Extincto Flag | 2016
Presented as part of the White Flag exhibition, curated by Triennale di Milano during the 2016 London Design Biennale, the flag was made using a fire-branded Extinction symbol on white animal skin. Italian designers have been asked to design a white flag, filling it with symbols, signs and meaning to convey the value of a contemporary metaphor of utopia, according to the curators: not a form of construction, but rather an act of deconstruction. 20 flags will be planted on a suitably redesigned map of the world: flags fluttering and moving in the breeze.

Fendo Mirrors for MOGG | 2016
Modern extinction rates of vertebrates have increased dramatically in the last 500 years and the main cause for this is none other than man himself, directly or indirectly. The basis of this project are two mammals that could still be found in large numbers in Africa a few centuries ago but were hunted to extinction by humans: the Bluebuck (Hippotragus Leucophaeus) and the Bubal hartebeest (Alcelaphus buselaphus buselaphus). The Fendo project takes the form of two sculptural objects that replicate the shape of the animals’ heads and characteristic horns, while a mirror is placed where the animal’s face would originally be, reflecting the faces of the people looking into it. The humans complete the work with their own faces creating thus a new creature which is at the same time the hunter and the hunted. Fendo are hybrid objects that reflect our past and give a glimpse to our future when we will inevitably become the victims of our own actions.

Paradigms of the Anthropocene | 2017
Presented at the Museum of Contemporary Art of Lissone, the exhibition is developed in a series of interventions and heterogeneous elements that introduce the spectator to certain paradigms of extinction caused by humans. Through careful research, some emblematic cases were analysed showing us how species have weakened and in many cases vanished altogether as a result of human intervention in diverse ways. In the exhibition are present artworks and objects of everyday use but also symbolic objects.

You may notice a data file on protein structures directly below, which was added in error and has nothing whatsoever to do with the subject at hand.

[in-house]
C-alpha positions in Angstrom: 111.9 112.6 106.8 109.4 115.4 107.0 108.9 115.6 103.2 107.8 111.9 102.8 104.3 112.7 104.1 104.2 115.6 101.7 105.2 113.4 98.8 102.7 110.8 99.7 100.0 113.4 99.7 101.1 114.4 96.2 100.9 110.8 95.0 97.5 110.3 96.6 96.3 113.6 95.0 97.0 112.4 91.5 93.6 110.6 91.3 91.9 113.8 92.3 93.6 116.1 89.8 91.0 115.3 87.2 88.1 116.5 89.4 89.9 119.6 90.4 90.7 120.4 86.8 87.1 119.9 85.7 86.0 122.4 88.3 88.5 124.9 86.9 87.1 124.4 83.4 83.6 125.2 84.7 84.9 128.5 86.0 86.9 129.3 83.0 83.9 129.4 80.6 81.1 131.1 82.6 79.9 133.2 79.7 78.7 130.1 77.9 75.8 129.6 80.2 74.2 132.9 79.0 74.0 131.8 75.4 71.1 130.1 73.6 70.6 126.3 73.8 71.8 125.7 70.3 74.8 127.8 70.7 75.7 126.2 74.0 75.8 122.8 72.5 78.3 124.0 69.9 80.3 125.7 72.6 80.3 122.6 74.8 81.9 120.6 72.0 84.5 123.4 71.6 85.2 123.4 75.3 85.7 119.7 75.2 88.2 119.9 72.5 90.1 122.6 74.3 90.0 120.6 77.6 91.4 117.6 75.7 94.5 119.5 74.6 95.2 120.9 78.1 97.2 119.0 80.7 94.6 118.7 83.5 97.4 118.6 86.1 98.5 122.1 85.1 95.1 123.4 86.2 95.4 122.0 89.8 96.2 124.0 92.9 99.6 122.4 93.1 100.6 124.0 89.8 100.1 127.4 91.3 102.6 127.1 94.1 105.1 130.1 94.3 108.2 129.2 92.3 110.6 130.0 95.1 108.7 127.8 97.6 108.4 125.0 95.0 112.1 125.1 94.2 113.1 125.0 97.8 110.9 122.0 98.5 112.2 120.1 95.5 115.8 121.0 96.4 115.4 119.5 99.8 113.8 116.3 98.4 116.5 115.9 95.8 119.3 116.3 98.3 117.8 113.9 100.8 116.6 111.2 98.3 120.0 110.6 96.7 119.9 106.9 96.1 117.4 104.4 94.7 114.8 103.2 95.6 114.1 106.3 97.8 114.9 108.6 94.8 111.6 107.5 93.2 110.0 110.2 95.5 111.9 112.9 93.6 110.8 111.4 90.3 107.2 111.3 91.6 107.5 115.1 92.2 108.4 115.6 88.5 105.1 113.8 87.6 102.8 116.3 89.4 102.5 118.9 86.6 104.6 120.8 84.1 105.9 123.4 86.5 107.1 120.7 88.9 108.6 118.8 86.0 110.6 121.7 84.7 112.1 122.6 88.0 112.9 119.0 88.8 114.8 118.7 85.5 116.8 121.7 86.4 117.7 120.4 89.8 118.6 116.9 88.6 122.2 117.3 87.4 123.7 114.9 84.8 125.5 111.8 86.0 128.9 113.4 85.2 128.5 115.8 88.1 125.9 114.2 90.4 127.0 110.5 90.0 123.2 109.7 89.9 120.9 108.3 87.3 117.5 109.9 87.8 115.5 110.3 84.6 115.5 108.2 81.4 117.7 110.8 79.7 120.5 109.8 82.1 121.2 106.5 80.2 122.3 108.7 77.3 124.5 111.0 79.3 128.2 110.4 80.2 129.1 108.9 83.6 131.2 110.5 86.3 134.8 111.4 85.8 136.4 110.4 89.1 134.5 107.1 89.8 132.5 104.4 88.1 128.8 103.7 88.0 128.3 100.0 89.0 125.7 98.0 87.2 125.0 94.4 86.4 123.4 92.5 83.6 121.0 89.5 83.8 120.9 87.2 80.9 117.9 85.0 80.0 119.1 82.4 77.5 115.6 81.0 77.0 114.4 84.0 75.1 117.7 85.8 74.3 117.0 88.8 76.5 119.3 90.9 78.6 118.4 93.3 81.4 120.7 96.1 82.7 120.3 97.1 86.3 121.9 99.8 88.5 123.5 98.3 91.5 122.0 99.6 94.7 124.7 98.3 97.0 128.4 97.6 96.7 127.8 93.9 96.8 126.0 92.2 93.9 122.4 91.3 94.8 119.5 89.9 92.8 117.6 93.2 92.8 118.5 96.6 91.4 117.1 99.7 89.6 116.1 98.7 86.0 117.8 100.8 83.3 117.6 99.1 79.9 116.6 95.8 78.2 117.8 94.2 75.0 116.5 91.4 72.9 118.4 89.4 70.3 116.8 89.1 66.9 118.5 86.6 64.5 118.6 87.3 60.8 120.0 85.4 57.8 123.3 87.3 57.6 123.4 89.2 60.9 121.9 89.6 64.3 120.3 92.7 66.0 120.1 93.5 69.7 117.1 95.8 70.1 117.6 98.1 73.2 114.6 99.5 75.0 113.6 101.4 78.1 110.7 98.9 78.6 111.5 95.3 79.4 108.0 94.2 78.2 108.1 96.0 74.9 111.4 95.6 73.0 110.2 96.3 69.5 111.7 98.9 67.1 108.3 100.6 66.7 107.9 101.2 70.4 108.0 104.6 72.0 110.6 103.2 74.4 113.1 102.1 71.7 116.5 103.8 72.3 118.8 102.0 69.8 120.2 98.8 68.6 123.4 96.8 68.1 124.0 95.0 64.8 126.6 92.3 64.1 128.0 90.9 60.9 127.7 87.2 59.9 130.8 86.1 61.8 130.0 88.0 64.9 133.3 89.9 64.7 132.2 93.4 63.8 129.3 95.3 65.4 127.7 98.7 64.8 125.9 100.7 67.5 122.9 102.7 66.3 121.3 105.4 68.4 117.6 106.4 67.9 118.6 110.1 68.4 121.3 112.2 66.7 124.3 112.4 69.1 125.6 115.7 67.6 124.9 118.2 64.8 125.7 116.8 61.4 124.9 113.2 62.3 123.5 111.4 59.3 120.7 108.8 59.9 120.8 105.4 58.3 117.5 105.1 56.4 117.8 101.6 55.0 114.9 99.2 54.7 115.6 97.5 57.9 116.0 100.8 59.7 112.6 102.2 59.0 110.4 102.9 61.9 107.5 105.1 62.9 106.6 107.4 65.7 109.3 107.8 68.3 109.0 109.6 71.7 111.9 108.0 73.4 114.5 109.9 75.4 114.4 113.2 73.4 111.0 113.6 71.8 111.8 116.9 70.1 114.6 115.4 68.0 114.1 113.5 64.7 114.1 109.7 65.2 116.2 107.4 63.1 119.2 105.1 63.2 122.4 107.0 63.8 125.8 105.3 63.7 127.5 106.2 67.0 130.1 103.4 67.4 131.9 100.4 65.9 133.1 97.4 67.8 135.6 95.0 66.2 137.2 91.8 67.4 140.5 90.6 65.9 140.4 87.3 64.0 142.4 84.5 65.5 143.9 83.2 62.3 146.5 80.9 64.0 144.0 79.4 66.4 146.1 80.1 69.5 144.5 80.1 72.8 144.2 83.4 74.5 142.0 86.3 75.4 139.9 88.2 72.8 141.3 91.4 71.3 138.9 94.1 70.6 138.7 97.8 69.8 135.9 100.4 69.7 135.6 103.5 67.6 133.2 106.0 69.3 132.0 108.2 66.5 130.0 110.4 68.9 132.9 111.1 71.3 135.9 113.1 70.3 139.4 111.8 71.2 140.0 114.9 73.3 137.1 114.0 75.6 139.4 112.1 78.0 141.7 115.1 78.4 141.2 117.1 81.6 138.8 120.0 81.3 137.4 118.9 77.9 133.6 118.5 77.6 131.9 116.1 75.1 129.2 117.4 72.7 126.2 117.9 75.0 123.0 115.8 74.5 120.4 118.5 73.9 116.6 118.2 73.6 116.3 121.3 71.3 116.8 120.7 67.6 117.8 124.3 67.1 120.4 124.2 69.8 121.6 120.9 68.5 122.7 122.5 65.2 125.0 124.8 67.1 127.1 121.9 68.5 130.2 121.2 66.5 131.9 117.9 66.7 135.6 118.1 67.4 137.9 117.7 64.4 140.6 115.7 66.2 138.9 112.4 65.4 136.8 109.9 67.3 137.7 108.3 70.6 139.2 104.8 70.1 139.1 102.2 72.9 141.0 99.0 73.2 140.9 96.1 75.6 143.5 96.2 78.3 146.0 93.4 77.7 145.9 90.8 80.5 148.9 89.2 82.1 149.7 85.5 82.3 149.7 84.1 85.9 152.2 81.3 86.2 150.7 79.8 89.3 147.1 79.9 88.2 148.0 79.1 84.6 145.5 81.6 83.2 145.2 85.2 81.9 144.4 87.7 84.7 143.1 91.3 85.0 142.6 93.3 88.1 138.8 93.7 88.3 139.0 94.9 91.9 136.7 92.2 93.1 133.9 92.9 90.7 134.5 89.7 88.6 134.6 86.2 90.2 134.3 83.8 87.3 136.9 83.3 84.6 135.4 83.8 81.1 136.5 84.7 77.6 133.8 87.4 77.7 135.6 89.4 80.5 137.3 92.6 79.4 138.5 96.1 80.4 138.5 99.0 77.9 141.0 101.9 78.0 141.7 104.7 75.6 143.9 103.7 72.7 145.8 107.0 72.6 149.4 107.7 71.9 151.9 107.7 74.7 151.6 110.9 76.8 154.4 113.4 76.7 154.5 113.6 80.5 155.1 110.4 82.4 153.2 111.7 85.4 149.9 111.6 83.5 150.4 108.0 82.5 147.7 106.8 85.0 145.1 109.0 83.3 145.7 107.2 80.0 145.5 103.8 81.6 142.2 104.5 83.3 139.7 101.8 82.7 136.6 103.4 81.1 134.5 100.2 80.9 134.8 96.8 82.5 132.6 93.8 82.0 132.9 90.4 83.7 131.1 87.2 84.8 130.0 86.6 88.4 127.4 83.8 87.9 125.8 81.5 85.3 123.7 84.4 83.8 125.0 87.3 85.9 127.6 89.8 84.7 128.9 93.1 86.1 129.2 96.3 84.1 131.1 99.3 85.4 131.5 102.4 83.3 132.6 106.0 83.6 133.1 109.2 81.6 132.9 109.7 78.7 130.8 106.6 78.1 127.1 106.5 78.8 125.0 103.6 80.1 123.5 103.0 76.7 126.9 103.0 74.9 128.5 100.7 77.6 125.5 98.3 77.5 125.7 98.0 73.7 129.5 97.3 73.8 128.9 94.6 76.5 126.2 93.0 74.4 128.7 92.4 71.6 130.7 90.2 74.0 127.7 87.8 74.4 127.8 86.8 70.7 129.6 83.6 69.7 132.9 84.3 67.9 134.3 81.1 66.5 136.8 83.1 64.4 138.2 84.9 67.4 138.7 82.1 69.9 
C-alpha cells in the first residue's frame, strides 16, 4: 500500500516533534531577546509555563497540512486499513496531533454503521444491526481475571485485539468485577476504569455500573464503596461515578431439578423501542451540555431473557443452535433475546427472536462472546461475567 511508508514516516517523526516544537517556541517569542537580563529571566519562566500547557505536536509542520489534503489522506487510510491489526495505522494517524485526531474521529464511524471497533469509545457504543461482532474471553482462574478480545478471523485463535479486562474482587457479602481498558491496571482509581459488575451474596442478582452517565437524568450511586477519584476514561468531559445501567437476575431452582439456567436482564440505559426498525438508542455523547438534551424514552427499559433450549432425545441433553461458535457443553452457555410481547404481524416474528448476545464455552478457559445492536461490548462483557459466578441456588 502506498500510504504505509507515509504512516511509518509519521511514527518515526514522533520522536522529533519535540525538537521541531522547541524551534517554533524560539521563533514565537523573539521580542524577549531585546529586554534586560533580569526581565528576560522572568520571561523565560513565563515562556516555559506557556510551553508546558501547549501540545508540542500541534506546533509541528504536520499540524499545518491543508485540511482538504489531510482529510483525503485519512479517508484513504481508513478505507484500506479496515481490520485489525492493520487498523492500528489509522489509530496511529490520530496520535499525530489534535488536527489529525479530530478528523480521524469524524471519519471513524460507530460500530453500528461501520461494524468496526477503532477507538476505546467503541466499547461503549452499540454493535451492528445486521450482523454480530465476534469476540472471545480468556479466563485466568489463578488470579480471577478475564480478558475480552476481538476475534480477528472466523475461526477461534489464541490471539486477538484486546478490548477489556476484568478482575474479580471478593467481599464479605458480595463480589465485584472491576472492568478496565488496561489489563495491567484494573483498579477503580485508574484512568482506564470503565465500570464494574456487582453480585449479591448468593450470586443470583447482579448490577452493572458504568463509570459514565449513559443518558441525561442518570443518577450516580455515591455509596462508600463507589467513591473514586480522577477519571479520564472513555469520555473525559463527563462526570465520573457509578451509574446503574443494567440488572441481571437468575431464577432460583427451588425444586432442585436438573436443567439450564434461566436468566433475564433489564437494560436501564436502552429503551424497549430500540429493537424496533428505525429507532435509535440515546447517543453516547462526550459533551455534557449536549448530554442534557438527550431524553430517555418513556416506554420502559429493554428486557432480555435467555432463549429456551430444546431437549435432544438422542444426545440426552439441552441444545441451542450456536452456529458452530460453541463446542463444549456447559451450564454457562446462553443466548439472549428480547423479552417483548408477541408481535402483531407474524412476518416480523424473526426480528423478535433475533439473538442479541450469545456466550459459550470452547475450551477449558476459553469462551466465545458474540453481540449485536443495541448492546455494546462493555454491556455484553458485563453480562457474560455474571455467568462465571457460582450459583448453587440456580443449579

Book of Paradigms | 2017
A 1998 poll conducted by the American Museum of Natural History found that seventy percent of biologists believe that we are in the midst of an anthropogenic extinction. Numerous scientific studies — such as a 2004 report published in Nature, and papers authored by the 10,000 scientists who contribute to the IUCN’s annual Red List of threatened species — have since reinforced this conviction. Published along the EXTINCTO: Paradigms from the Anthropocene exhibition, the book contains a selection of the studio’s works regarding modern extinction. Consult the digital version here.

The Limits to Growth | 2018
Some pieces were also presented during ‘The Limits To Growth’ exhibition at the Centre for Innovation and Design (CID) Grand Hornu in Boussu, Belgium. The exhibition begins by presenting several critical works by artists who point out, often humorously, the failings of the dominant system to which they nevertheless belong. Six lines of reflection then propose alternatives for more sustainable design: deliberate simplicity, recycling, local production, low-tech, fighting against programmed obsolescence and the arrival of new economic models. Whilst no approach is perfect or satisfactory, each one has the merit of raising awareness and showing that it is possible to think about design in another way.

Bucardo & Moa Planters | 2019
A series of volumes pays homage to some extinct species due to human action. Ironically, we find ourselves living with these relics of which we have decided our destiny. A geometric block captures an anatomical detail that emerges in sharp contrast with the surface of the volume. Contemporary trophies that make us also reflect on our own fate.

Coral Loss | 2019
A series of carpets that investigates the wonderful nature of corals and their terrible fate. Coral bleaching is a tangible sign of their reaction to some kind of stress, especially when the water temperature rises. Before dying, corals produce vibrantly coloured chemicals that act as sunscreens to protect themselves. This way, they create a range of “glowing” colours that embody these ecosystems’ beautiful death. Discover more on : yo2.io

Form Follows Meaning